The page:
Frequently Asked Questions
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No special training is needed to use the HeatSinkCalculator. You just need to know the physical dimensions, material and flow conditions of the heat sink. No advanced thermal analysis knowledge is required.
The thermal resistance value provided by the manufacturer is only valid for the heat source size used by the manufacturer to determine the thermal resistance. As the heat source dimensions are varied the thermal resistance will change. Also in the case of natural convection cooled heat sinks the manufacturer's thermal resistance value is again only valid for the heat source size and power dissipation used by the manufacturer when calculating this value. The natural convection thermal resistance is highly dependent on the temperature of the heat sink and hence the power dissipation of the heat source. If your design has a different heat source size and/or power dissipation the natural convection thermal resistance can be significantly different from the manufacturer's stated value.
CFD analysis is an excellent tool that can be used to accurately analyse heat sinks in various flow conditions. However its main drawback is that it can be very time consuming especially if you are analysing several design options or trying to figure out which design best meets your thermal requirement. The HeatSinkCalculator allows the user to set up and analyse a heat sink within minutes. Changes can be made to the design parameters quickly and the analysis re-run in seconds unlike CFD analysis that may take several minutes or even hours to conduct one analysis.
The best use of the HeatSinkCalculator if you have CFD software at your disposal is to use it to narrow down your design options. Once you have selected one or two options for further investigation, CFD analysis can be used to refine your design by analysing the options in the environment in which it will operate such as an enclosure with other components.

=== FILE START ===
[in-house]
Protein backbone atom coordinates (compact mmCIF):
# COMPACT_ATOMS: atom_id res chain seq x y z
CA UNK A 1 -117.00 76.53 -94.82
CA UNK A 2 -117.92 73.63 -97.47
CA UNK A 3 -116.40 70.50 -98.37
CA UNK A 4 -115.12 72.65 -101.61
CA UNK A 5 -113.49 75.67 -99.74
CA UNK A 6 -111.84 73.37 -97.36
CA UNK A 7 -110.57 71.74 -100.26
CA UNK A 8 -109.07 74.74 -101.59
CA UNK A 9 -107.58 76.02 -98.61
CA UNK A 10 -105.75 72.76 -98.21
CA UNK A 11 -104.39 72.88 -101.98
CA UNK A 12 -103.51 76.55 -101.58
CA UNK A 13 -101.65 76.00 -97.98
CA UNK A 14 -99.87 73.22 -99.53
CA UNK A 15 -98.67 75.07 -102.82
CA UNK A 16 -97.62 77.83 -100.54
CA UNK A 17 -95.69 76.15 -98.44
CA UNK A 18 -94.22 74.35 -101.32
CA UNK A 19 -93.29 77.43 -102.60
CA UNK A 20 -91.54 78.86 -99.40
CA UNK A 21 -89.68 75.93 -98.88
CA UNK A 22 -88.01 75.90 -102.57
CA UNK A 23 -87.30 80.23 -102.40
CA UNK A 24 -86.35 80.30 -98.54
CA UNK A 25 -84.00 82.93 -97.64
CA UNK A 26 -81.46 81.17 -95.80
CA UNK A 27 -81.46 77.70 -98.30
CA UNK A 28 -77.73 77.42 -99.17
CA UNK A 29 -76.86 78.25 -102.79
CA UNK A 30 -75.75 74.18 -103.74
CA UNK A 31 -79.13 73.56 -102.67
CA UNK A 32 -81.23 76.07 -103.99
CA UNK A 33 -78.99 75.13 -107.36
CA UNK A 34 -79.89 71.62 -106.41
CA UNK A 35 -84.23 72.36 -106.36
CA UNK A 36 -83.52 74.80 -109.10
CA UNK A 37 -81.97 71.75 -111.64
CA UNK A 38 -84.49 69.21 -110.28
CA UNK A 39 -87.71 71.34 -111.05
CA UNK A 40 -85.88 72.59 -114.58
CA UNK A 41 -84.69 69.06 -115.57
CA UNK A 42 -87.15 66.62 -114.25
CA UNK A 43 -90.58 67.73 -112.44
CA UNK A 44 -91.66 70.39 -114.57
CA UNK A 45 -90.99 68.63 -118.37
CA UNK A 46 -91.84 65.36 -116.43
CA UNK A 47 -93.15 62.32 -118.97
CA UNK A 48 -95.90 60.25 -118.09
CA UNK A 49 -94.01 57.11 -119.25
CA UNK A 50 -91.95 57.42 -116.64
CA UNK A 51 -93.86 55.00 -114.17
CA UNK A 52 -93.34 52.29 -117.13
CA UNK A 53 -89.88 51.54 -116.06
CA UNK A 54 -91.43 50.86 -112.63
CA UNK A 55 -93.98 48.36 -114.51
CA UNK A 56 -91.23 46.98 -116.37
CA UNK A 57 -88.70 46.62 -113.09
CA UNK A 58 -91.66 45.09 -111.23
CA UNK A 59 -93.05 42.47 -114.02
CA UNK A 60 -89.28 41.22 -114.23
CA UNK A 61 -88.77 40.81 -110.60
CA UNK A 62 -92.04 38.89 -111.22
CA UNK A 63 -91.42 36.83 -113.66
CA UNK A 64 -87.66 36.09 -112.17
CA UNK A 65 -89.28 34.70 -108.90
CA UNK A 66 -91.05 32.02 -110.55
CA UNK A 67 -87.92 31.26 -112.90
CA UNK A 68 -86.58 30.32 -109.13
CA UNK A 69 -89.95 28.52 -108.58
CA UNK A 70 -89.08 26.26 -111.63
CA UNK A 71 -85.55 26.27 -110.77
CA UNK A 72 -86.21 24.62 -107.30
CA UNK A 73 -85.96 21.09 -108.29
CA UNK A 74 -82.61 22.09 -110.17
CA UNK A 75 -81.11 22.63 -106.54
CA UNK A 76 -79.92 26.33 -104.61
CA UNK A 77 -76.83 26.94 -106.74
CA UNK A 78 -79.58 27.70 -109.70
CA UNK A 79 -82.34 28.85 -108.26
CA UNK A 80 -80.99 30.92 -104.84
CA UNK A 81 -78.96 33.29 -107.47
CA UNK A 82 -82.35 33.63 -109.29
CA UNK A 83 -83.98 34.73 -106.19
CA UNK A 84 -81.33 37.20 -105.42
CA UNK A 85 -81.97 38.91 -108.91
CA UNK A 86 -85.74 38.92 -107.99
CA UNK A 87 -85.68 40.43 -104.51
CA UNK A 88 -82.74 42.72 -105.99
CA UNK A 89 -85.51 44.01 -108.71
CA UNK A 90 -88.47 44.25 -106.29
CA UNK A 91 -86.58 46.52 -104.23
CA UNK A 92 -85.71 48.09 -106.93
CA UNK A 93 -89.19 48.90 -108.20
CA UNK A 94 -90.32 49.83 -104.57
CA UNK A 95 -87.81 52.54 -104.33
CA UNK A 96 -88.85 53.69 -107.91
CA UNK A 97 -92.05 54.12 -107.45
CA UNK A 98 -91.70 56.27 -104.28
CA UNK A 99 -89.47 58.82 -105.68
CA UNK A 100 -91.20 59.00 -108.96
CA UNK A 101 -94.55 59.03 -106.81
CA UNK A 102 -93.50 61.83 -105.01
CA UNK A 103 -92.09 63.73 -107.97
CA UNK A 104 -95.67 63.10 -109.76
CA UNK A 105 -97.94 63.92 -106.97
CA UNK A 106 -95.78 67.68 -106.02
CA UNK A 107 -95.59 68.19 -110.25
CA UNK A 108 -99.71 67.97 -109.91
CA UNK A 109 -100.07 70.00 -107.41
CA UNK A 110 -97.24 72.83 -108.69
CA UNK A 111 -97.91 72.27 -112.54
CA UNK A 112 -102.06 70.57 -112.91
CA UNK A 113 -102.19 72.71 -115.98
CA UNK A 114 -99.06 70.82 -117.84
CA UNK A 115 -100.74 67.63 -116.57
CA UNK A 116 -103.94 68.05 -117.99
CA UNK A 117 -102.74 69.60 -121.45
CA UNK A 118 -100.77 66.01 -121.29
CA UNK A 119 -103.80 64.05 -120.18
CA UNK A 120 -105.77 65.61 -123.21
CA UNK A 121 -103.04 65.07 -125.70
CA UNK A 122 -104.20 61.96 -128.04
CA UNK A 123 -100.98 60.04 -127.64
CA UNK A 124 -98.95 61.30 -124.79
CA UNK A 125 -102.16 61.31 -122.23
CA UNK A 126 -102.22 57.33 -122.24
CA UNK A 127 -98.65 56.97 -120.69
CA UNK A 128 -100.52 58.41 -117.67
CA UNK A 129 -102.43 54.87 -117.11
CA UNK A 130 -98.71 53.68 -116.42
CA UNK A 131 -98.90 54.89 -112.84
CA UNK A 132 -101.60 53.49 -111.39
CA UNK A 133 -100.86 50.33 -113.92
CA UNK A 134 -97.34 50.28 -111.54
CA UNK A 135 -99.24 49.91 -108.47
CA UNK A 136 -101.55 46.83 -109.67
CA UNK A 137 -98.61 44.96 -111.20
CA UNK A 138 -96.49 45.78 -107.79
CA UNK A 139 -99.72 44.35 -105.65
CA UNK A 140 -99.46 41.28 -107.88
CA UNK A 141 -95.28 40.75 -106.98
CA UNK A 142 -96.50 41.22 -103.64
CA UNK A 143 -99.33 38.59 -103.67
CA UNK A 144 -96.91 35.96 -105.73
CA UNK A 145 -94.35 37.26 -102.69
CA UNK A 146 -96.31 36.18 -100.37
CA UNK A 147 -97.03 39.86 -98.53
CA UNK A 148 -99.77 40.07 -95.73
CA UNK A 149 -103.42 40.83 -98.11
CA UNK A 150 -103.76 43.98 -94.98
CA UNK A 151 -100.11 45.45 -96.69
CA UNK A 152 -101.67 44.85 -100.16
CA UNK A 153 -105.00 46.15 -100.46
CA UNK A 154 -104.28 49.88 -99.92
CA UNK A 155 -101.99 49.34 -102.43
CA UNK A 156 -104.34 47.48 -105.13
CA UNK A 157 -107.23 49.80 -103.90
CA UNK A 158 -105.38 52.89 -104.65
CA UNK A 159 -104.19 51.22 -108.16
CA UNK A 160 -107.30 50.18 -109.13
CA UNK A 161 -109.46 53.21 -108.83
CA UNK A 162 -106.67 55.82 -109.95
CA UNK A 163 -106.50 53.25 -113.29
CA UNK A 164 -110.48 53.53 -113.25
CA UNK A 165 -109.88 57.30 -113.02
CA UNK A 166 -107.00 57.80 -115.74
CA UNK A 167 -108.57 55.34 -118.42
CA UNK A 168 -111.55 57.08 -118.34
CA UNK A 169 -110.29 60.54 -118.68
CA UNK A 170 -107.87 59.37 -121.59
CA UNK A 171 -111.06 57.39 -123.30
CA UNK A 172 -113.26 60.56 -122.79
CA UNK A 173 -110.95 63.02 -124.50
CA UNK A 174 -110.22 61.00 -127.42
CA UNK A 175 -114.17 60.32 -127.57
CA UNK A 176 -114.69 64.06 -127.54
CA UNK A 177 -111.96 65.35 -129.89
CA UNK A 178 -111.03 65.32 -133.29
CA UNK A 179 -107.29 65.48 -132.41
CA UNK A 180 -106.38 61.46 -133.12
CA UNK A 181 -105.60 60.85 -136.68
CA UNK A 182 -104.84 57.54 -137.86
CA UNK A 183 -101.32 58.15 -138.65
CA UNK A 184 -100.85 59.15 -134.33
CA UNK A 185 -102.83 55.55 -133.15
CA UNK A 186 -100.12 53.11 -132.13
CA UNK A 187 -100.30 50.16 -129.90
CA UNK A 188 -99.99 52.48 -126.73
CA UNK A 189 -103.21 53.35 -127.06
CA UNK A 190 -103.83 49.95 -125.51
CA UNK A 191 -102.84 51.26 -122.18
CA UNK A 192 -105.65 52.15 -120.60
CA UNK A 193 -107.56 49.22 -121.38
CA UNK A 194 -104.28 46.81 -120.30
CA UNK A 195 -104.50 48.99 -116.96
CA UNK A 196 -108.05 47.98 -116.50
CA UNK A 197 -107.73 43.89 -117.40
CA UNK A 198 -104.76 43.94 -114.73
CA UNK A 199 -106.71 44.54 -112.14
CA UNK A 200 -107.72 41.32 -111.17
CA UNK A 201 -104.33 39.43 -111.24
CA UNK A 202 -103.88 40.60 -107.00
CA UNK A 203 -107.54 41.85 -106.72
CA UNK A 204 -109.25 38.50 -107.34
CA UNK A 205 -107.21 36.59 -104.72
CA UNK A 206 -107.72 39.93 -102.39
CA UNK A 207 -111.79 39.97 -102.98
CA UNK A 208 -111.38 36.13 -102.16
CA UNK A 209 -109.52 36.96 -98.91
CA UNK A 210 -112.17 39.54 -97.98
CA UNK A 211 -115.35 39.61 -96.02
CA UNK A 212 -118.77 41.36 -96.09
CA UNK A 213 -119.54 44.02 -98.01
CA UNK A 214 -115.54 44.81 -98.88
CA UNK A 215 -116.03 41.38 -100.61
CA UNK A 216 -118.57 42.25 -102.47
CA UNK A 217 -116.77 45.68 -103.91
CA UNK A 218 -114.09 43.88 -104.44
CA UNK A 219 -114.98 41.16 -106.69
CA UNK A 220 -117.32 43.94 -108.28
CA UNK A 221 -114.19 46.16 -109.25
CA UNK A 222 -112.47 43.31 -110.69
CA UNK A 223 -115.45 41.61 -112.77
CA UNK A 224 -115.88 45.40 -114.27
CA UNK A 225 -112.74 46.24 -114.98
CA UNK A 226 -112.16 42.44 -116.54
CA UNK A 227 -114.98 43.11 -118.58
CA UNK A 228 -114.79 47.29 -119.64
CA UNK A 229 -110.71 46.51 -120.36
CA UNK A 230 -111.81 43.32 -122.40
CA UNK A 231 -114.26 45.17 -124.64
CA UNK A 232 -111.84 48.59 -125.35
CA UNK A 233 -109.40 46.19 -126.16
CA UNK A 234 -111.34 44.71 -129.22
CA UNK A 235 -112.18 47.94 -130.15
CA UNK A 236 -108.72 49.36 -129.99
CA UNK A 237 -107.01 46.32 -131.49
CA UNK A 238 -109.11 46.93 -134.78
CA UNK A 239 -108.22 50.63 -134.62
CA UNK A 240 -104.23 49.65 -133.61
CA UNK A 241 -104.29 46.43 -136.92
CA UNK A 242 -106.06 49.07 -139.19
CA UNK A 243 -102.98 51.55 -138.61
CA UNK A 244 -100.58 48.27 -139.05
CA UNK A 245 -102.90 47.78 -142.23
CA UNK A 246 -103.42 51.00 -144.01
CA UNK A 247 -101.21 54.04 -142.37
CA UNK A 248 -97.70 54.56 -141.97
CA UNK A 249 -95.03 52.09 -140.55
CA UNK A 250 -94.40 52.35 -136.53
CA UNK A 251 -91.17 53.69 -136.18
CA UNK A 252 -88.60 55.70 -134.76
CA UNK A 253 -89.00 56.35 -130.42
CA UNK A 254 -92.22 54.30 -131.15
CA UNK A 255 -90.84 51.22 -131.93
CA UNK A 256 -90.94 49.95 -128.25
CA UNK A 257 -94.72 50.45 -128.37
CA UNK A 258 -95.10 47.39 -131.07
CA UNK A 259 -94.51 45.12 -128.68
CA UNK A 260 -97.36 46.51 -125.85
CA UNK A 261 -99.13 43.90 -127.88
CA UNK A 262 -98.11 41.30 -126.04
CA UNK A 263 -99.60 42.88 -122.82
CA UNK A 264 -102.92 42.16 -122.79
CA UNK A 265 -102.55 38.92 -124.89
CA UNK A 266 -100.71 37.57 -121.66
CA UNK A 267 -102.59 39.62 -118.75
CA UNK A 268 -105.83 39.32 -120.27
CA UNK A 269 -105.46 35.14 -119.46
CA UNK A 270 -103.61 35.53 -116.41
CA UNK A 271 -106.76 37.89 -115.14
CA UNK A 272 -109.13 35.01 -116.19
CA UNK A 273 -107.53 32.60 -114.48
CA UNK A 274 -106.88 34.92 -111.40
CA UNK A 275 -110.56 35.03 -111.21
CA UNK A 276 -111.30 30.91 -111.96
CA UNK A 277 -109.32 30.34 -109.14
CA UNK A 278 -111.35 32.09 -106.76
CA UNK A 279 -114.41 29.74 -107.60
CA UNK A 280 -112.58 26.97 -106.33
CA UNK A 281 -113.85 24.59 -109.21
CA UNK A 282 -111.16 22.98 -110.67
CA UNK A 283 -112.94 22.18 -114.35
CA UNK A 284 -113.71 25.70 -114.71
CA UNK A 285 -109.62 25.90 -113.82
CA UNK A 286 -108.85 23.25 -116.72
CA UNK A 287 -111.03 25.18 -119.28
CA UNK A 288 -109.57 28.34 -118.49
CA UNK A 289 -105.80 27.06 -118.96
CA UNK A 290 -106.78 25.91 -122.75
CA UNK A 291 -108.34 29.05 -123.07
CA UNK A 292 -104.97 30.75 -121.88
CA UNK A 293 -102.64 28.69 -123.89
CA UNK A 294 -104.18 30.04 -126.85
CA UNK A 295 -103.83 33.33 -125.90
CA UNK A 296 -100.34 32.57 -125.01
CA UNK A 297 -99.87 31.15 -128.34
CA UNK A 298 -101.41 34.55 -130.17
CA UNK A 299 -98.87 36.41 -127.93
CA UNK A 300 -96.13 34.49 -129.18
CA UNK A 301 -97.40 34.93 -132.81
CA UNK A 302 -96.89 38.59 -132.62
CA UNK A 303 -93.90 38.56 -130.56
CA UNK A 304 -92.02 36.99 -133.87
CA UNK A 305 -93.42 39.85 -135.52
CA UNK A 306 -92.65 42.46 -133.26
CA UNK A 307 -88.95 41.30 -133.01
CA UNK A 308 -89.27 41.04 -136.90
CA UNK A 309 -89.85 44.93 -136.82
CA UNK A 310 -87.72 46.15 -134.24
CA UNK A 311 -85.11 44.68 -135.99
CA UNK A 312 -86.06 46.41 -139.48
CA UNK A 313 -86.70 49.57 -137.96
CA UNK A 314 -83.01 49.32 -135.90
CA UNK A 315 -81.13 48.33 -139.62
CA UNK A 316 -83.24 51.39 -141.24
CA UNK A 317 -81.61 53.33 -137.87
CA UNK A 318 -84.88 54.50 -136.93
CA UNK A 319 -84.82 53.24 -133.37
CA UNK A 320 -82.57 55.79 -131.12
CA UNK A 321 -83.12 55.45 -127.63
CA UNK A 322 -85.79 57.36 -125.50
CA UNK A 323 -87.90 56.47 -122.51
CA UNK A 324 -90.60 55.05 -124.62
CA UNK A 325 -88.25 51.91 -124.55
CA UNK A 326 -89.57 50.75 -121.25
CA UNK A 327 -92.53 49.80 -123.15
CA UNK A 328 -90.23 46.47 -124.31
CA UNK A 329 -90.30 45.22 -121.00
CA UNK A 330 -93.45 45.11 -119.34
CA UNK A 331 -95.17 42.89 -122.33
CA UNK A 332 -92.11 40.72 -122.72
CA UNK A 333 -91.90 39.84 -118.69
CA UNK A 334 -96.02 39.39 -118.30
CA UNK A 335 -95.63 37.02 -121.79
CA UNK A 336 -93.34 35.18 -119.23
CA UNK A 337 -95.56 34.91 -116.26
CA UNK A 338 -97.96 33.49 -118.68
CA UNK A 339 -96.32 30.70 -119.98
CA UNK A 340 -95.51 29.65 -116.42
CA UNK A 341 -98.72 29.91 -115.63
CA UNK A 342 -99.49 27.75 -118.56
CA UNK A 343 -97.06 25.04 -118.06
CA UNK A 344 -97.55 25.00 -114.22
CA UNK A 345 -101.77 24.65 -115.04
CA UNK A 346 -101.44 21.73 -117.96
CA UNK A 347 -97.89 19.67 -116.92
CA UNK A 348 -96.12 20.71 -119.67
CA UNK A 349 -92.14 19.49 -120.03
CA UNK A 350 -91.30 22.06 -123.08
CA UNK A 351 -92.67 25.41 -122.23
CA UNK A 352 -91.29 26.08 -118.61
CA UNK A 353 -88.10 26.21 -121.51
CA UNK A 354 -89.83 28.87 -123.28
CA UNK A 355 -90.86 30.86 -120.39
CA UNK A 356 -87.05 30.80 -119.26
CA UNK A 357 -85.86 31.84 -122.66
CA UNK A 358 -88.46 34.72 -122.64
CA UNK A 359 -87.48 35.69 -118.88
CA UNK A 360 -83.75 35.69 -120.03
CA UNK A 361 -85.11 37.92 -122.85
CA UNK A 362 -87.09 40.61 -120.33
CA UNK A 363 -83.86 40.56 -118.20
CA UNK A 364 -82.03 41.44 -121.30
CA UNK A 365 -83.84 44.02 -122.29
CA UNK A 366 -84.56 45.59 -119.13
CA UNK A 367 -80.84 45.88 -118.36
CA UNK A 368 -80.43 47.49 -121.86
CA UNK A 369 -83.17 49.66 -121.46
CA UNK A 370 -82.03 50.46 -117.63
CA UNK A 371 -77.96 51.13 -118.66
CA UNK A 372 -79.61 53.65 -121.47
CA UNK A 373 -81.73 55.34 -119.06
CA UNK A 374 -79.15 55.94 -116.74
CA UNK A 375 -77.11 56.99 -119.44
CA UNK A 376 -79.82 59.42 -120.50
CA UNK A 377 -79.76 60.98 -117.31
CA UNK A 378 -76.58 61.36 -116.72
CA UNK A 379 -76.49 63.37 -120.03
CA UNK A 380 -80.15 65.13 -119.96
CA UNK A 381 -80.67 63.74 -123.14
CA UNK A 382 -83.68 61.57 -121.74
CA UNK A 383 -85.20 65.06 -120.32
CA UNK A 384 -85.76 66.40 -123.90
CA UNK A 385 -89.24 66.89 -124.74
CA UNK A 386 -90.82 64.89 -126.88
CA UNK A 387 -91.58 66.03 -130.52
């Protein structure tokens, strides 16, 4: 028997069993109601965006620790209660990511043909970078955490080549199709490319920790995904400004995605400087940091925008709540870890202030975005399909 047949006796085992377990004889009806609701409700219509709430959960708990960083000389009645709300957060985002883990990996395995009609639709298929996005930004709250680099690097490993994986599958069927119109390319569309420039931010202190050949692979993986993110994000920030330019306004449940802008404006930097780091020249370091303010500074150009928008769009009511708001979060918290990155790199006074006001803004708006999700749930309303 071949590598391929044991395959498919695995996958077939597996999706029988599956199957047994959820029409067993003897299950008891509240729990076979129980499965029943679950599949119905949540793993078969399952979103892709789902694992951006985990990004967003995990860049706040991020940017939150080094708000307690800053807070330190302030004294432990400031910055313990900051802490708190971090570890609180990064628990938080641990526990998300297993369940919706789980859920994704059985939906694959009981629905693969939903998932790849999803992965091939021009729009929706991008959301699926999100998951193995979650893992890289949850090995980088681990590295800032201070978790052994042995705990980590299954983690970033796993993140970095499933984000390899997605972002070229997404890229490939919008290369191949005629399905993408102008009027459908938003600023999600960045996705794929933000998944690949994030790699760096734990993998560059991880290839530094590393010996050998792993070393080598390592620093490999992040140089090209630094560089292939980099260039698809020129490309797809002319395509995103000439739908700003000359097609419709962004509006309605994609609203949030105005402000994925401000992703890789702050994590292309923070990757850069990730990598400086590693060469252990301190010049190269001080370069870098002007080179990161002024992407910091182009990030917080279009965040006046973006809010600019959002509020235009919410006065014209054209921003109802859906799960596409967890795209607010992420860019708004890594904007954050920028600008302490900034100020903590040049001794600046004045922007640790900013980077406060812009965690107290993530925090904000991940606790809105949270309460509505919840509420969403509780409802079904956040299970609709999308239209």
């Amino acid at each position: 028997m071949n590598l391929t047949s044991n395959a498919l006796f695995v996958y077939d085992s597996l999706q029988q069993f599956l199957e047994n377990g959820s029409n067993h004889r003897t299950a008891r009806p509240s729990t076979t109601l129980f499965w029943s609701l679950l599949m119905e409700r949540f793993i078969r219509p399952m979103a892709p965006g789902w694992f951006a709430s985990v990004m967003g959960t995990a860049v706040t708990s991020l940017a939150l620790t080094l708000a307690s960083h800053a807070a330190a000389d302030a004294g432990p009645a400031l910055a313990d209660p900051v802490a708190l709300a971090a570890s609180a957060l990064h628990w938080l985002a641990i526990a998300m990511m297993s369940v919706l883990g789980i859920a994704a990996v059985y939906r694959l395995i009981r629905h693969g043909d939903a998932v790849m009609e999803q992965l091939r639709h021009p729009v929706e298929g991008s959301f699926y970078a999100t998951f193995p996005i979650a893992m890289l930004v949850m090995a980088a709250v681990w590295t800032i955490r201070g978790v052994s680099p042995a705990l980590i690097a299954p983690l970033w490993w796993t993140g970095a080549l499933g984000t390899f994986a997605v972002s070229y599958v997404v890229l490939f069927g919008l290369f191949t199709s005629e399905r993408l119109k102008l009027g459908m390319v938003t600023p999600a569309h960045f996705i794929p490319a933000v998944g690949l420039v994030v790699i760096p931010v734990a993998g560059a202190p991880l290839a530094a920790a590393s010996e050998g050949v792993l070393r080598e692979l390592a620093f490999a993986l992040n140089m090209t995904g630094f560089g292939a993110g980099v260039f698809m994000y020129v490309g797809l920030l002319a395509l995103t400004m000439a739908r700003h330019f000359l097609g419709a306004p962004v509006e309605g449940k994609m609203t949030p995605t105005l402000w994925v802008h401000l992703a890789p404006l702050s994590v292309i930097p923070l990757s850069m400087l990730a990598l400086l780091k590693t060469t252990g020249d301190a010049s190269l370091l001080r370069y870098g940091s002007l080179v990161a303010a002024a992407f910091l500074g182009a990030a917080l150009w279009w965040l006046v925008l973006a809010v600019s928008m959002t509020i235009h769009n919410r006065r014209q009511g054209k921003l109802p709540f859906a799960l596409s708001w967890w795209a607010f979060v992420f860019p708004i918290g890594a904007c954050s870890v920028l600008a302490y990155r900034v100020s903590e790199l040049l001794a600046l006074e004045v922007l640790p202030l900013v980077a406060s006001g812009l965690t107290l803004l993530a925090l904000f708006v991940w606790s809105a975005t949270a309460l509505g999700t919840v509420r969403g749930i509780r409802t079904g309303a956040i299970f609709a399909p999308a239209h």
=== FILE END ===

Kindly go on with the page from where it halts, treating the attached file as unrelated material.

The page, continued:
The HeatSinkCalculator uses a combination of analytical and empirically derived equations to calculate the thermal resistance, temperature and pressure drop across the heat sink.
The results of the HeatSinkCalculator have been compared against experimental data and are found to be in good agreement with these data. Below are links to two blog posts that provide a detailed explanation of the comparisons done.
Validation of the Calculator Results (Forced Convection)
Validation of the Calculator Results (Natural Convection)
Yes, the calculation takes into account the differences between laminar and turbulent flow.
If you wish to compare multiple designs at once then open several instances of the calculator in different browser windows or tabs.
When the approach velocity or volumetric flow rate option is selected the flow rate through the heat sink is fixed. The velocity of air flowing between the fins is determined by the space between the fins. The smaller the fin spacing the higher the velocity of air flowing between the fins. The higher the air velocity the more effective the cooling of the fins. If you were to try to optimize the heat sink dimensions the spacing between the fins would be a very small value since the air velocity and hence rate of cooling increases with decreasing fin spacing. In real world applications the flow is supplied by a fan or blower. The flow rate would not be fixed, it would be limited by the increase in pressure drop across the heat sink that would occur as the spacing between the fins decreases.